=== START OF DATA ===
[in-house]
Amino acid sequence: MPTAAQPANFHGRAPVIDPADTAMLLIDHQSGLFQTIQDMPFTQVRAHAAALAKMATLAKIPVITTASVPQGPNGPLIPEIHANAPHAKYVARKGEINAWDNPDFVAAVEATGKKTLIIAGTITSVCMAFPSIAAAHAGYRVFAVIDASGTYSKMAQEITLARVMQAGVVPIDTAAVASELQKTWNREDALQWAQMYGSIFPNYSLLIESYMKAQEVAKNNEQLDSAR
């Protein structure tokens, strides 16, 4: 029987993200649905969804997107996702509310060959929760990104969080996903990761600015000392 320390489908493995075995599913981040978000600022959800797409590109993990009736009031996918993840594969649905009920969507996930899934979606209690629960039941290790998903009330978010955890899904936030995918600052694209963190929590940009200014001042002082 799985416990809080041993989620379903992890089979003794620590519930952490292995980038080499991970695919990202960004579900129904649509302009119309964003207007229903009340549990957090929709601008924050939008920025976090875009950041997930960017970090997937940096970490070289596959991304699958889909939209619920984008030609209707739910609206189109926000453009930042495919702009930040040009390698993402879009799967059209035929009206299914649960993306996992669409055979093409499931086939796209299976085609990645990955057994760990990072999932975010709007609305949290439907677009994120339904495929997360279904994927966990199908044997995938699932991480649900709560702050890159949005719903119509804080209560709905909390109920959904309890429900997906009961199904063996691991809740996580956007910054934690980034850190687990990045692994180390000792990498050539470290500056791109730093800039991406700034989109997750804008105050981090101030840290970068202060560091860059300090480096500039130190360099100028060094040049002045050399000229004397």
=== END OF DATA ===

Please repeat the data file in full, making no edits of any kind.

[in-house]
Amino acid sequence: MPTAAQPANFHGRAPVIDPADTAMLLIDHQSGLFQTIQDMPFTQVRAHAAALAKMATLAKIPVITTASVPQGPNGPLIPEIHANAPHAKYVARKGEINAWDNPDFVAAVEATGKKTLIIAGTITSVCMAFPSIAAAHAGYRVFAVIDASGTYSKMAQEITLARVMQAGVVPIDTAAVASELQKTWNREDALQWAQMYGSIFPNYSLLIESYMKAQEVAKNNEQLDSAR
């Protein structure tokens, strides 16, 4: 029987993200649905969804997107996702509310060959929760990104969080996903990761600015000392 320390489908493995075995599913981040978000600022959800797409590109993990009736009031996918993840594969649905009920969507996930899934979606209690629960039941290790998903009330978010955890899904936030995918600052694209963190929590940009200014001042002082 799985416990809080041993989620379903992890089979003794620590519930952490292995980038080499991970695919990202960004579900129904649509302009119309964003207007229903009340549990957090929709601008924050939008920025976090875009950041997930960017970090997937940096970490070289596959991304699958889909939209619920984008030609209707739910609206189109926000453009930042495919702009930040040009390698993402879009799967059209035929009206299914649960993306996992669409055979093409499931086939796209299976085609990645990955057994760990990072999932975010709007609305949290439907677009994120339904495929997360279904994927966990199908044997995938699932991480649900709560702050890159949005719903119509804080209560709905909390109920959904309890429900997906009961199904063996691991809740996580956007910054934690980034850190687990990045692994180390000792990498050539470290500056791109730093800039991406700034989109997750804008105050981090101030840290970068202060560091860059300090480096500039130190360099100028060094040049002045050399000229004397």